Voters

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Find answers and information about what you need to know as a voter, including the three basic steps to voting.

Voter Resources

2018 Voter Guide (PDF) - will be updated for 2020

Voting in the 2018 General Election-One Page Quick Reference (PDF) - will be updated for 2020

Registering When You Vote-One Page Quick Guide (PDF)

Three Steps to Voting 

Get Registered

Voting Eligibility

You are eligible to register and vote in Minnesota if you:

  • are a United States citizen.
  • will be at least 18 years old on Election Day.
  • will have lived in Minnesota for 20 days immediately before Election Day.
  • live at the address given on your registration form.
  • are not under court-ordered guardianship in which the court order revokes your right to vote.
  • have not been found by a court to be legally incompetent to vote.
  • have any felony conviction record discharged, expired, or you have completed your sentence.*

*Potential voters with a question on the status of a prior felony conviction should contact their probation office to gain clarification and resolve any status questions before completing a voter registration application on line or on paper.

Giving false information on a voter registration application is a felony punishable by not more than five years' imprisonment or a fine of not more than $10,000, or both.

Check Your Registration and Register Online

Check your registration to see if you're registered at your current address. 

If you've never registered, or if you've moved or it's been more than four years since you last voted, you can get registered now.

Online registration is fast and easy. You need either your Minnesota Driver's License or ID card number, or the last four digits of your social security number in order to complete your registration online.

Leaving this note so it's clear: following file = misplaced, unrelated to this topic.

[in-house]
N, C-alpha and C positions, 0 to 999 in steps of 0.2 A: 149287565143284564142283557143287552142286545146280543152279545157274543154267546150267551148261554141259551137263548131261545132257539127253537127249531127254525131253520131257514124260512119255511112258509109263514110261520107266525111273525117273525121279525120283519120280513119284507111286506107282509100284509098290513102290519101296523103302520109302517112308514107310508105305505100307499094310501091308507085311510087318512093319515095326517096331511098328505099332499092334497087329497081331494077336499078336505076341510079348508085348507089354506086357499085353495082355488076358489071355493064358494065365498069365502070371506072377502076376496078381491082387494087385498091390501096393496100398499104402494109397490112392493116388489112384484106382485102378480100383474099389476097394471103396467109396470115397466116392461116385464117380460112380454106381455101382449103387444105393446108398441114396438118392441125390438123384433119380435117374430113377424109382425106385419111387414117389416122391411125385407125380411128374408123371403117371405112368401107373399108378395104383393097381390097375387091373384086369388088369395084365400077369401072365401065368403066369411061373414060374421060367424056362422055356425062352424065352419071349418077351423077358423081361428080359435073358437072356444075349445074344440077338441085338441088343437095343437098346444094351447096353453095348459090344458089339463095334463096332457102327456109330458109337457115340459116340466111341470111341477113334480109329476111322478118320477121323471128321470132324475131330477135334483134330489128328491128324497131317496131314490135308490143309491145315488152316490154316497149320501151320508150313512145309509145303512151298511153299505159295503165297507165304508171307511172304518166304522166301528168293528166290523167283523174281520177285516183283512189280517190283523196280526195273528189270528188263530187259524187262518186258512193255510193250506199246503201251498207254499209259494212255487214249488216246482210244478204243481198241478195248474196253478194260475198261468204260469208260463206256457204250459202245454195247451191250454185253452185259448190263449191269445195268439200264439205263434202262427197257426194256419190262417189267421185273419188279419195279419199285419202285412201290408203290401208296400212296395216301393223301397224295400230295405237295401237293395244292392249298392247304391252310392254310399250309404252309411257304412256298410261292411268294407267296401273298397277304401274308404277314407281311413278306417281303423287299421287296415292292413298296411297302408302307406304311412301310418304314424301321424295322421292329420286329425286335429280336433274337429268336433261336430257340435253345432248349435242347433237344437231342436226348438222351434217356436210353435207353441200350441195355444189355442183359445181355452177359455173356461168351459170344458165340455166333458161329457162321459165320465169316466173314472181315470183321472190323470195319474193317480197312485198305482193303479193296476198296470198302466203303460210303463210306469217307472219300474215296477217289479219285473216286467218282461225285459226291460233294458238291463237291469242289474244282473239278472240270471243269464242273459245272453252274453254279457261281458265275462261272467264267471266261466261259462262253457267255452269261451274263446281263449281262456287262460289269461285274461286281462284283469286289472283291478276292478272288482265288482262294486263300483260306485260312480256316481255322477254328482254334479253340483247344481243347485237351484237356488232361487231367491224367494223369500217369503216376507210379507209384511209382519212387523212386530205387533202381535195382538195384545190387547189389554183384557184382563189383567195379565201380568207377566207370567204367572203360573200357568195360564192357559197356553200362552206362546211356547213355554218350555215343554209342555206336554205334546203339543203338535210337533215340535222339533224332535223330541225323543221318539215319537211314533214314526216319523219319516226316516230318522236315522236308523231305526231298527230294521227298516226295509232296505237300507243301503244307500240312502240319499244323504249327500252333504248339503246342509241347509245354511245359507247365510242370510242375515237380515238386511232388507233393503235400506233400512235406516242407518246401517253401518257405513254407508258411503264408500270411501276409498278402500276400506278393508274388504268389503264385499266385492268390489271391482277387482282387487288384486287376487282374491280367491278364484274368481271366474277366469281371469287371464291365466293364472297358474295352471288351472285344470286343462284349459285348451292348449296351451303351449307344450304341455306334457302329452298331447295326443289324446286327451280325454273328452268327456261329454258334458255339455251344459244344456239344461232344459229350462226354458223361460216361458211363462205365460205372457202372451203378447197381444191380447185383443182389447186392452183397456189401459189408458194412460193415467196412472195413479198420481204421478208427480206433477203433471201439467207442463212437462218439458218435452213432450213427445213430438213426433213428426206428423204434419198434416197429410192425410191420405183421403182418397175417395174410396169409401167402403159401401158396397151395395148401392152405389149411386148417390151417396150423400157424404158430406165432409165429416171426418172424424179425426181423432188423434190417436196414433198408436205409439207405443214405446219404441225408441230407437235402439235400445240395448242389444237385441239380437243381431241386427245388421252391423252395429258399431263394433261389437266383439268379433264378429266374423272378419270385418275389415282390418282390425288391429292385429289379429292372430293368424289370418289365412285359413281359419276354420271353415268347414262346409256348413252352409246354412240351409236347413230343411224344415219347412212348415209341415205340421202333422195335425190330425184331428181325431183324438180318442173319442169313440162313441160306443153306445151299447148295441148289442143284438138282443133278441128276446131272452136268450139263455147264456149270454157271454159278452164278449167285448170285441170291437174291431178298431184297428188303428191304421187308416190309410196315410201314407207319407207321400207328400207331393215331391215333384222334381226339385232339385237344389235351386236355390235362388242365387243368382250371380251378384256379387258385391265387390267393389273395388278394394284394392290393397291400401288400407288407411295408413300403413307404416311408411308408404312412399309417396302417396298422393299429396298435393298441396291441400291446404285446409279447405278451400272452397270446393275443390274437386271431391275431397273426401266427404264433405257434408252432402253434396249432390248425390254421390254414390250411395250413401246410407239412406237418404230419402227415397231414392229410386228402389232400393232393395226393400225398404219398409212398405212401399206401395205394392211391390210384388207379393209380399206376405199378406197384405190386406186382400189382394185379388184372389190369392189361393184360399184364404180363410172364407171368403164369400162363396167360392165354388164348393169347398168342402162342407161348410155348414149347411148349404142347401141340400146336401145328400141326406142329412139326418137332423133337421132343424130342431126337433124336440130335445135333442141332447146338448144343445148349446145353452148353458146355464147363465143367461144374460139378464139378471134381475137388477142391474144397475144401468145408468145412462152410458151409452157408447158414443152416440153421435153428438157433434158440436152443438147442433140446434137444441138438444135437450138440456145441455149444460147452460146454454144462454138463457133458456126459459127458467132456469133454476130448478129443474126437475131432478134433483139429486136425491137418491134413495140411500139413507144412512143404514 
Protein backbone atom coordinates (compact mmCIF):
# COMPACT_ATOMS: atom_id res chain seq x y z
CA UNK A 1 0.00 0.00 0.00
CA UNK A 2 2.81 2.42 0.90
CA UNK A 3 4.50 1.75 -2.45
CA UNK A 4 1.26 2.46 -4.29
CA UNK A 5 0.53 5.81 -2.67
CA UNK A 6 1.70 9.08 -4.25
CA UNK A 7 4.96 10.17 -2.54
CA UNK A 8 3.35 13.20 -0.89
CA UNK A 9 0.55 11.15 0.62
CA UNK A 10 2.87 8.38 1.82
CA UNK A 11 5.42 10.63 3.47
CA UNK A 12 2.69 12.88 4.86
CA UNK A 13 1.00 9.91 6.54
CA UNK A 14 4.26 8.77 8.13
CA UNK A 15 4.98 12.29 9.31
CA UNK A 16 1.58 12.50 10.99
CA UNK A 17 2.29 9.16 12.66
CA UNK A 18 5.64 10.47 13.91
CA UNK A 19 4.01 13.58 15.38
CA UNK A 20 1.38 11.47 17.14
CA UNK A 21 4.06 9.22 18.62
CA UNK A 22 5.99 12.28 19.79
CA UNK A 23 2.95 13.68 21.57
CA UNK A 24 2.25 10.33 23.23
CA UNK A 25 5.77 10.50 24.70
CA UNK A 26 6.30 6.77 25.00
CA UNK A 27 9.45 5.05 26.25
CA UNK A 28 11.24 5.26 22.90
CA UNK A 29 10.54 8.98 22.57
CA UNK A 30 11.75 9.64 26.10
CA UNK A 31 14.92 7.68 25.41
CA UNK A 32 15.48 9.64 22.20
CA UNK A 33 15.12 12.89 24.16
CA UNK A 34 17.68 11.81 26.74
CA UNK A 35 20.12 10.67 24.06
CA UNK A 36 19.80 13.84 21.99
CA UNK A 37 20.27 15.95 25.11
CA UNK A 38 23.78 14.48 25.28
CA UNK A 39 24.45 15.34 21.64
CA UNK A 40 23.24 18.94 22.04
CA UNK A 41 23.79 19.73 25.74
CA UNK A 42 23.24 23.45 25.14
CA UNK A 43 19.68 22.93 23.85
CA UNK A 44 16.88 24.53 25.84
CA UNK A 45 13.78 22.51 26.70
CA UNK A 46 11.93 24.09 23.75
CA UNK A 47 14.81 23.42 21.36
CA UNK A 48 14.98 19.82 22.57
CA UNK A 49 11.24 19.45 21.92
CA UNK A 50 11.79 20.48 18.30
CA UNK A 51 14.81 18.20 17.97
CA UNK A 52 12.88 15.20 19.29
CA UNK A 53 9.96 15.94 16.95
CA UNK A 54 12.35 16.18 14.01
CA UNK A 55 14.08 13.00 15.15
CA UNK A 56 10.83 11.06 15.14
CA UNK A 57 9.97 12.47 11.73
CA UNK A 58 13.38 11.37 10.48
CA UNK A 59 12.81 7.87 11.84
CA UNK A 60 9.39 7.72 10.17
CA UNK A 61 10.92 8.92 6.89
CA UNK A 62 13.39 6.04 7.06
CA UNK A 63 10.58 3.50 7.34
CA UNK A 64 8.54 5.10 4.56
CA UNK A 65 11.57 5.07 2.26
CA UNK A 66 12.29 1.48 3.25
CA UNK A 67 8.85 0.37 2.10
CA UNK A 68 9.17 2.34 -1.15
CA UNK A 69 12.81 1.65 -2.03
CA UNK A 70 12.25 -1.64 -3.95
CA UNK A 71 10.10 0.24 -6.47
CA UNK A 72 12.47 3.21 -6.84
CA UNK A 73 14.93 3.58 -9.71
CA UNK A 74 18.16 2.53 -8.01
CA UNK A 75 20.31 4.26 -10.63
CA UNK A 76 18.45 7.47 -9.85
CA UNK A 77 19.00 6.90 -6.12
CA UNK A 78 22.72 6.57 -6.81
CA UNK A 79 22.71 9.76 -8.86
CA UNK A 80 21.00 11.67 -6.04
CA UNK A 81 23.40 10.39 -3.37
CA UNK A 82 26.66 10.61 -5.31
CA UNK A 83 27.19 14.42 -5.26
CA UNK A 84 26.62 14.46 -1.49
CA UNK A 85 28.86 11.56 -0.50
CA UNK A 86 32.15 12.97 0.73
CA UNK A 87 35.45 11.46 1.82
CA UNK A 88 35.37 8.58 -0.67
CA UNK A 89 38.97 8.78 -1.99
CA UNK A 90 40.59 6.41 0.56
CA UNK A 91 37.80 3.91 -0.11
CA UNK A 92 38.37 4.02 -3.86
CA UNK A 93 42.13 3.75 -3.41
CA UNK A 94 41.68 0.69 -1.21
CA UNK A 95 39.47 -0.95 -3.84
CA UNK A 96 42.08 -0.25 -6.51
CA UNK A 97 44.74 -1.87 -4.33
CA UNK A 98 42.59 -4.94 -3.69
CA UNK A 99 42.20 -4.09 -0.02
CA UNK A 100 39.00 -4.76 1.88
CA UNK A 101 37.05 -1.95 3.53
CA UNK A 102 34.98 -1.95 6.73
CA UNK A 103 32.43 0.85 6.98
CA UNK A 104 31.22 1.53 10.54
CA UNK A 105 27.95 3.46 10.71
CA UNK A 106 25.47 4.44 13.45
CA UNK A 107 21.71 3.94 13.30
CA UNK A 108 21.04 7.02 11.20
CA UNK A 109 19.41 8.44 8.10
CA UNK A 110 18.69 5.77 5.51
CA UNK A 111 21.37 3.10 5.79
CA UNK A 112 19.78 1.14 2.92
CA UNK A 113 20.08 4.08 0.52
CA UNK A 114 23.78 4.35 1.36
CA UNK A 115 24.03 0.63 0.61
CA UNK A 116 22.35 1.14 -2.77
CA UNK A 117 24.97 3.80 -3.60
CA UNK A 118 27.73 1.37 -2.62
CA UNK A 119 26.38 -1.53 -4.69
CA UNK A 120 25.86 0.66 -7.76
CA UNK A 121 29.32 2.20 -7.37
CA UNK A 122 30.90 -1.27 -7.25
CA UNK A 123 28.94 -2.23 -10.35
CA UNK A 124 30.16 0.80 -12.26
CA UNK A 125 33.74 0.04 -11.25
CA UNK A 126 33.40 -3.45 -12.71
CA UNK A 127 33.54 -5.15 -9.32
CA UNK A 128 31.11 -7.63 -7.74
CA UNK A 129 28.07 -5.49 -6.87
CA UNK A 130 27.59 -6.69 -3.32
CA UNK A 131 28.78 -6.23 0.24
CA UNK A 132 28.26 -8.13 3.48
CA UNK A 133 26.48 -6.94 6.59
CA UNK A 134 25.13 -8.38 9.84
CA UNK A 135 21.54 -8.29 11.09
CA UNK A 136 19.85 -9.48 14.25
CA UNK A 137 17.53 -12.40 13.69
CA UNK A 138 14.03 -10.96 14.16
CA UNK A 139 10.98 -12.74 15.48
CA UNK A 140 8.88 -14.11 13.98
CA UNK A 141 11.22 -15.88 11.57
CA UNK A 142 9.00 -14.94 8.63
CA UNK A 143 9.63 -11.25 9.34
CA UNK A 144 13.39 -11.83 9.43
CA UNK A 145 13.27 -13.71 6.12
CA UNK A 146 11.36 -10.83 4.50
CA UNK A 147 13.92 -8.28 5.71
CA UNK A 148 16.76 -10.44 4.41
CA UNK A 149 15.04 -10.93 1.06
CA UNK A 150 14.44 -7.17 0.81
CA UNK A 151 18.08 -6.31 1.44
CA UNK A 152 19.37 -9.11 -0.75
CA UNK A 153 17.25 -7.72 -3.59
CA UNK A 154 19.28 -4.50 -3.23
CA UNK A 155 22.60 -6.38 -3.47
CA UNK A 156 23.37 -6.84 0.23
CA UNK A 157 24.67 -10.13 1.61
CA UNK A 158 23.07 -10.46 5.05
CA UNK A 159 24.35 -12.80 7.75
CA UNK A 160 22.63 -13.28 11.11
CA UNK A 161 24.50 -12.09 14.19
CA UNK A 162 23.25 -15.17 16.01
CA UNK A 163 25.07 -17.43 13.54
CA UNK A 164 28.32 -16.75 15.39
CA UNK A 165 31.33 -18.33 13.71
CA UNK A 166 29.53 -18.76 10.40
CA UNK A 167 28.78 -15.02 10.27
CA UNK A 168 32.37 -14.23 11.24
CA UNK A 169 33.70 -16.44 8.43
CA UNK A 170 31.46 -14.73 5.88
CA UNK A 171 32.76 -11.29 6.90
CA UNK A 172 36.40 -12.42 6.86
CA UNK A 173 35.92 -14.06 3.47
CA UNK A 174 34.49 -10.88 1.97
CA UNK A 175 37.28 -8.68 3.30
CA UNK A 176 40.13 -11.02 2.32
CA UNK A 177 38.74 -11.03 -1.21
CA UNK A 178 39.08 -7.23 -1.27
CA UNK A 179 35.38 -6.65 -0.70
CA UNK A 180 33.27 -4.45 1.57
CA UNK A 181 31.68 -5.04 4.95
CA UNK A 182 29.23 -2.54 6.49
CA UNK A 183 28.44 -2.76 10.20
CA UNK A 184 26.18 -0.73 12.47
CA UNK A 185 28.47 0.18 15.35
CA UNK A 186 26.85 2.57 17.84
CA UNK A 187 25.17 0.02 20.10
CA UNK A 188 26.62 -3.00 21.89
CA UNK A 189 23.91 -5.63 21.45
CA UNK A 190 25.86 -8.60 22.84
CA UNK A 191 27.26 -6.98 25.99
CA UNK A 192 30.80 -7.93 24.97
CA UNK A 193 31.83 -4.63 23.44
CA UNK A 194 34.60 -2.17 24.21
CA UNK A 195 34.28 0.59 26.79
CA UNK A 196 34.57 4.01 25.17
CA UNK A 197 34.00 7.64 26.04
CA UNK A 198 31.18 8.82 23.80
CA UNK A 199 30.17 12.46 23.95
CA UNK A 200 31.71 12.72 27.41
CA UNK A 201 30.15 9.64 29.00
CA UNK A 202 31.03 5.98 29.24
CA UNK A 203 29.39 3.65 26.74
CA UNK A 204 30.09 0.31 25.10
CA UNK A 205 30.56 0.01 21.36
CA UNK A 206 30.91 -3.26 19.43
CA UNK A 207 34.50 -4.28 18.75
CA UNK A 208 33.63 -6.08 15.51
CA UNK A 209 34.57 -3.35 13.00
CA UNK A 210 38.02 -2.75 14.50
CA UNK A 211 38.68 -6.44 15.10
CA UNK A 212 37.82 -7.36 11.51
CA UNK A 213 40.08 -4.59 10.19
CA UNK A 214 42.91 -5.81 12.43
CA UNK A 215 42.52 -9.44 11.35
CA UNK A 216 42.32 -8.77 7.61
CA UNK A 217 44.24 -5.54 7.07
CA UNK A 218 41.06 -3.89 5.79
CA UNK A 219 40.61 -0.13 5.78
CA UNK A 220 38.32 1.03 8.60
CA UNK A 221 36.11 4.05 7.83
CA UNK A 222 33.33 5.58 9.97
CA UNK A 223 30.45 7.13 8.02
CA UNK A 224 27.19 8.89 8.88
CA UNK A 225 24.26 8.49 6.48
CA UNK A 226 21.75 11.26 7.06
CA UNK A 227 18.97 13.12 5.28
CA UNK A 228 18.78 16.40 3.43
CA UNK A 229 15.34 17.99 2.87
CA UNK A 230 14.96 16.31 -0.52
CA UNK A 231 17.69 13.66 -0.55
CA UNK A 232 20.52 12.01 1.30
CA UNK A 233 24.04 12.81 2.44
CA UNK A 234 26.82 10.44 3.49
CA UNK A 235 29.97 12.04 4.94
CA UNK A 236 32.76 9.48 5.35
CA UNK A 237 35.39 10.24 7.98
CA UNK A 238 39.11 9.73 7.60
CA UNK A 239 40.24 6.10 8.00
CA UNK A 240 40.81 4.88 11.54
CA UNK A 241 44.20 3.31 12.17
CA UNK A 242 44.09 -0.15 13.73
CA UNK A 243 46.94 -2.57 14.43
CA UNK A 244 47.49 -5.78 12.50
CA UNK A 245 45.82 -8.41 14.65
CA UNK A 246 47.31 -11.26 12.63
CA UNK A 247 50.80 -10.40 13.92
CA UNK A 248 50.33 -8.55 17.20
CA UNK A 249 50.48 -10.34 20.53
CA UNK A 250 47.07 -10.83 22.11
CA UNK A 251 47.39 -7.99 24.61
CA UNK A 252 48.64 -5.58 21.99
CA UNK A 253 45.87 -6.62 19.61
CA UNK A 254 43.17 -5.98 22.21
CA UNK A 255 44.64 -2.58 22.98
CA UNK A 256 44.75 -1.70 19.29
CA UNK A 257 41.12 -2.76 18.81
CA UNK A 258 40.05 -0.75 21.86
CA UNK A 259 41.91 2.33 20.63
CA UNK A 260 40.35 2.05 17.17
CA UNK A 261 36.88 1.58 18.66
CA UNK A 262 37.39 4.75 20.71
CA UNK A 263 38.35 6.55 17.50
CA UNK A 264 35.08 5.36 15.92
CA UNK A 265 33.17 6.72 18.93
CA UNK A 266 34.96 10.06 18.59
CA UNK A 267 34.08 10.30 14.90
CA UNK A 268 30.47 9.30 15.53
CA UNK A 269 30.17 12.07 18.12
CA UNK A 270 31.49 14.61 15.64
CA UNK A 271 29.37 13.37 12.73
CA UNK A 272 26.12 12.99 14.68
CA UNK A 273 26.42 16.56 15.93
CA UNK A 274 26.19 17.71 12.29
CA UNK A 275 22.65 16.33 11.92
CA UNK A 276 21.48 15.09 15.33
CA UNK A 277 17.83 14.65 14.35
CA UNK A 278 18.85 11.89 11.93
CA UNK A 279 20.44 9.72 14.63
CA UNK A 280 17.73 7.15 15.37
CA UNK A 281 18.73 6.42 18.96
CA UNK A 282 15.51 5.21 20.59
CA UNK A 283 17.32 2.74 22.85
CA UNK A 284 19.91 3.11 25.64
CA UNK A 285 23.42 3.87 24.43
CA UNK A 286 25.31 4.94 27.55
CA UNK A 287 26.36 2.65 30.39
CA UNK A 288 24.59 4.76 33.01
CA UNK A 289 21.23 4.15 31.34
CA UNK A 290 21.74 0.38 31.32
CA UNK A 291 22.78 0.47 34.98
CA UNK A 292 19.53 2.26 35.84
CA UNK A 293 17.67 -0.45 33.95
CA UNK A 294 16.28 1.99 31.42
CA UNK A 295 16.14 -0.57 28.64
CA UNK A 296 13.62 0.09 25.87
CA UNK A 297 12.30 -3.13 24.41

Other Registration Options 

You can also register by completing and submitting a paper voter registration application. Registration forms are available in multiple languages, as well as in large print and via other accessible options.

Pre-registration closes 20 days before each election. If you haven't pre-registered, you can register when you vote, either at your polling place on Election Day or when voting early. You need to provide an accepted proof of residence when registering when you vote.

Learn more about how to register when you vote or download a one-page quick reference guide of what you need to register when voting. 

Learn more about What's on the Ballot and How to Vote

Know what's on the ballot in 2019

There are no regularly scheduled City elections in 2019.

There are special elections occurring on Nov. 5, 2019. For most voters in the City of Rochester, this includes a special election being conducted by Rochester Public Schools on a bond referendum. Contact Rochester Public Schools for more information on how to vote in the 2019 Bond Referendum.

Know what's on the ballot in 2020

Federal Offices:

Each of these offices will appear on the Nov. 3 General Election ballot. The President & Vice Presidential candidates for each major party will be voted on in the March 3 Presidential Primary, while candidates for senator or representative will appear on the Aug. 11 Partisan Primary Ballot if more than 2 candidates file for a single major party.